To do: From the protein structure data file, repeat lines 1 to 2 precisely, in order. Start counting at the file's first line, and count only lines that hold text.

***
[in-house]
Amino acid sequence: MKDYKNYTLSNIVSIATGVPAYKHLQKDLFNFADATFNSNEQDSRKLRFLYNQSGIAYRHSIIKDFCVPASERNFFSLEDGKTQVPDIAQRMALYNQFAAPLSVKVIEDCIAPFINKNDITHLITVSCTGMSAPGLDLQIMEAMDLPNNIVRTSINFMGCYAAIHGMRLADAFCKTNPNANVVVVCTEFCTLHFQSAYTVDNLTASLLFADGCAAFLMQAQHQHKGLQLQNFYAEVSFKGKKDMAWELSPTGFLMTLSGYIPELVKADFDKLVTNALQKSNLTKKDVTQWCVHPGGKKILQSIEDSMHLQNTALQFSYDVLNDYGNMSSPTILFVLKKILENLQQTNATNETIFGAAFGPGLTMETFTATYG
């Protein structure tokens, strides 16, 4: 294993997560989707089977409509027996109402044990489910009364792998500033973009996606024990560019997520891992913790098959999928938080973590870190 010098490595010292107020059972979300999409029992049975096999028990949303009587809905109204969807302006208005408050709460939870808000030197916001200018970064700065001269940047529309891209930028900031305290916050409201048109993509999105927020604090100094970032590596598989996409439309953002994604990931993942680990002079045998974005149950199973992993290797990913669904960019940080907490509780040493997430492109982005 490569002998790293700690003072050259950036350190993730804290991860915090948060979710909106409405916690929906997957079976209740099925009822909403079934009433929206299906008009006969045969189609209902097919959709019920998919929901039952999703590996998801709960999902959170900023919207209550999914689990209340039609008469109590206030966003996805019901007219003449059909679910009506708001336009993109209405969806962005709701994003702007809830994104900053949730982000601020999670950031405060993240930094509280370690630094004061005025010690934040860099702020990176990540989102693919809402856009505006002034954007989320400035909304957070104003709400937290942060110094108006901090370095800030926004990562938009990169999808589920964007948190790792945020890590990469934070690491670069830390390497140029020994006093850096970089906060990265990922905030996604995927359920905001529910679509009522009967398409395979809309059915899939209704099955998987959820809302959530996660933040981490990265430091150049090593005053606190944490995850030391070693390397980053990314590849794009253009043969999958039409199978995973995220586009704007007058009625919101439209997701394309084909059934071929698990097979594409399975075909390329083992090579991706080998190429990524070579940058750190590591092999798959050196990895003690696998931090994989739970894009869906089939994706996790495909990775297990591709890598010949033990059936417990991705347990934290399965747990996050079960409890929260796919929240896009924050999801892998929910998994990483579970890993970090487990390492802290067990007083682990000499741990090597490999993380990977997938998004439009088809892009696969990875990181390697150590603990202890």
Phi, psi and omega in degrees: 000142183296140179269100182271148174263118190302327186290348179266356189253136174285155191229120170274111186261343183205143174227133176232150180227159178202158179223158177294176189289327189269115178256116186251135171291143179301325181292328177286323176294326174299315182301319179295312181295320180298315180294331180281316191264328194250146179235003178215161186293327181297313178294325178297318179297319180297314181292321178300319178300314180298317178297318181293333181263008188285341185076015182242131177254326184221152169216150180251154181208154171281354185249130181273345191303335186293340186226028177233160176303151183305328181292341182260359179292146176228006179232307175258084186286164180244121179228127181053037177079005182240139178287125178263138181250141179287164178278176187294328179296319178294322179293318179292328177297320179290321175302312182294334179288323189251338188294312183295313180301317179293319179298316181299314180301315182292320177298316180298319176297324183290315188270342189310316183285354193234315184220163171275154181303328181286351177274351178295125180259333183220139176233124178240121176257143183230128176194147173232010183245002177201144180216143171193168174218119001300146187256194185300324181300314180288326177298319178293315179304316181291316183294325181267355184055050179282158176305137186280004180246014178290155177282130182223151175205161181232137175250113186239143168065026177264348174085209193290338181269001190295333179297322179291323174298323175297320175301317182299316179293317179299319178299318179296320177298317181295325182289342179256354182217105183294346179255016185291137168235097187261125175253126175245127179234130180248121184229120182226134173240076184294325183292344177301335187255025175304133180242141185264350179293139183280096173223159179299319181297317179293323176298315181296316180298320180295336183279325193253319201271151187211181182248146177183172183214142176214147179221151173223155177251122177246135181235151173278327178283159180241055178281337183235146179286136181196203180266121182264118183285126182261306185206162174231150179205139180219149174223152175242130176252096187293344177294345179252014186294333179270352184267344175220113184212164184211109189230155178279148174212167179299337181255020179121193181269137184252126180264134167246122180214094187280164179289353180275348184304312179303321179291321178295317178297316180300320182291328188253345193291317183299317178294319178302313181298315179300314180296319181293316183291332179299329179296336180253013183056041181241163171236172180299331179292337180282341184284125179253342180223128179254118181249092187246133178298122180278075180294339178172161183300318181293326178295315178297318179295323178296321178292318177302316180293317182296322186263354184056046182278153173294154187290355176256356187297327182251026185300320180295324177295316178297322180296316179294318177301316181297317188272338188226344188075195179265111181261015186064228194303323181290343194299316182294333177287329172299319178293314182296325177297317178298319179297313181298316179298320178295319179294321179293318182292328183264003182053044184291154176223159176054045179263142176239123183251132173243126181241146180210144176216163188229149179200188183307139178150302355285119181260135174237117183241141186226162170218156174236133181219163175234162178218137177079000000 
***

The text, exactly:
[in-house]
Amino acid sequence: MKDYKNYTLSNIVSIATGVPAYKHLQKDLFNFADATFNSNEQDSRKLRFLYNQSGIAYRHSIIKDFCVPASERNFFSLEDGKTQVPDIAQRMALYNQFAAPLSVKVIEDCIAPFINKNDITHLITVSCTGMSAPGLDLQIMEAMDLPNNIVRTSINFMGCYAAIHGMRLADAFCKTNPNANVVVVCTEFCTLHFQSAYTVDNLTASLLFADGCAAFLMQAQHQHKGLQLQNFYAEVSFKGKKDMAWELSPTGFLMTLSGYIPELVKADFDKLVTNALQKSNLTKKDVTQWCVHPGGKKILQSIEDSMHLQNTALQFSYDVLNDYGNMSSPTILFVLKKILENLQQTNATNETIFGAAFGPGLTMETFTATYG